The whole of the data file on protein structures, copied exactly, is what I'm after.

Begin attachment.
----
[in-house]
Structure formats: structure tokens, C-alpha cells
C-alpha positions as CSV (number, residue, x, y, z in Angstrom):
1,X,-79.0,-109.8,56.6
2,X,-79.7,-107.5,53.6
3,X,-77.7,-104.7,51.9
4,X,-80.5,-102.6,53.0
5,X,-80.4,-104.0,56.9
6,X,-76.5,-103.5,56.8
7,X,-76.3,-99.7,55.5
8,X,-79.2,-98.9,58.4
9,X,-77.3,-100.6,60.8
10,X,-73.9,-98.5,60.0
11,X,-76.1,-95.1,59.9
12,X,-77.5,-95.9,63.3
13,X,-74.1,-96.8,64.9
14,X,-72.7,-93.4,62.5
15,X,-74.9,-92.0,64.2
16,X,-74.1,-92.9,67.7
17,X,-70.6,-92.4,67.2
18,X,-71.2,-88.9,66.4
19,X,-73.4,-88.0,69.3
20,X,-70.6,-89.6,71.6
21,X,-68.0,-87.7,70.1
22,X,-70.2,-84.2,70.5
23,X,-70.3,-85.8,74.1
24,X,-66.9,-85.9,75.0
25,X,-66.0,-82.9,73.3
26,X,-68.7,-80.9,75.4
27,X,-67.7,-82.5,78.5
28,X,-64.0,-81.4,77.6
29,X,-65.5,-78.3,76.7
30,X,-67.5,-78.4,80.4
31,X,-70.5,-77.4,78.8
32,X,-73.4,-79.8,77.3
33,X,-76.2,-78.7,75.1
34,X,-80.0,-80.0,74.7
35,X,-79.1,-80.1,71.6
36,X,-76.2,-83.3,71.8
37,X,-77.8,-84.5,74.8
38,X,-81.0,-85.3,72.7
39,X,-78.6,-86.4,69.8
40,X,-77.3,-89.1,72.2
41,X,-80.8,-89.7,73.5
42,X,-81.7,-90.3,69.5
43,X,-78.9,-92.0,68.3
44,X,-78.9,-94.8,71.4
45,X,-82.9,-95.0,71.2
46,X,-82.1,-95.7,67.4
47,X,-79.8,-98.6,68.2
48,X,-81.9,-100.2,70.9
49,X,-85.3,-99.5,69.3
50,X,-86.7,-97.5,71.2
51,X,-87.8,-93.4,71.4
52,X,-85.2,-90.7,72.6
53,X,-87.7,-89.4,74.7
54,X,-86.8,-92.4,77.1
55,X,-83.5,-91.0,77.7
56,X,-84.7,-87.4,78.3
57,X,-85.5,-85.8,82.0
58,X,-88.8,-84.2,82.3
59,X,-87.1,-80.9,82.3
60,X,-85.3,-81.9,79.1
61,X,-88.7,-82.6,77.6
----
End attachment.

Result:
[in-house]
Structure formats: structure tokens, C-alpha cells
C-alpha positions as CSV (number, residue, x, y, z in Angstrom):
1,X,-79.0,-109.8,56.6
2,X,-79.7,-107.5,53.6
3,X,-77.7,-104.7,51.9
4,X,-80.5,-102.6,53.0
5,X,-80.4,-104.0,56.9
6,X,-76.5,-103.5,56.8
7,X,-76.3,-99.7,55.5
8,X,-79.2,-98.9,58.4
9,X,-77.3,-100.6,60.8
10,X,-73.9,-98.5,60.0
11,X,-76.1,-95.1,59.9
12,X,-77.5,-95.9,63.3
13,X,-74.1,-96.8,64.9
14,X,-72.7,-93.4,62.5
15,X,-74.9,-92.0,64.2
16,X,-74.1,-92.9,67.7
17,X,-70.6,-92.4,67.2
18,X,-71.2,-88.9,66.4
19,X,-73.4,-88.0,69.3
20,X,-70.6,-89.6,71.6
21,X,-68.0,-87.7,70.1
22,X,-70.2,-84.2,70.5
23,X,-70.3,-85.8,74.1
24,X,-66.9,-85.9,75.0
25,X,-66.0,-82.9,73.3
26,X,-68.7,-80.9,75.4
27,X,-67.7,-82.5,78.5
28,X,-64.0,-81.4,77.6
29,X,-65.5,-78.3,76.7
30,X,-67.5,-78.4,80.4
31,X,-70.5,-77.4,78.8
32,X,-73.4,-79.8,77.3
33,X,-76.2,-78.7,75.1
34,X,-80.0,-80.0,74.7
35,X,-79.1,-80.1,71.6
36,X,-76.2,-83.3,71.8
37,X,-77.8,-84.5,74.8
38,X,-81.0,-85.3,72.7
39,X,-78.6,-86.4,69.8
40,X,-77.3,-89.1,72.2
41,X,-80.8,-89.7,73.5
42,X,-81.7,-90.3,69.5
43,X,-78.9,-92.0,68.3
44,X,-78.9,-94.8,71.4
45,X,-82.9,-95.0,71.2
46,X,-82.1,-95.7,67.4
47,X,-79.8,-98.6,68.2
48,X,-81.9,-100.2,70.9
49,X,-85.3,-99.5,69.3
50,X,-86.7,-97.5,71.2
51,X,-87.8,-93.4,71.4
52,X,-85.2,-90.7,72.6
53,X,-87.7,-89.4,74.7
54,X,-86.8,-92.4,77.1
55,X,-83.5,-91.0,77.7
56,X,-84.7,-87.4,78.3
57,X,-85.5,-85.8,82.0
58,X,-88.8,-84.2,82.3
59,X,-87.1,-80.9,82.3
60,X,-85.3,-81.9,79.1
61,X,-88.7,-82.6,77.6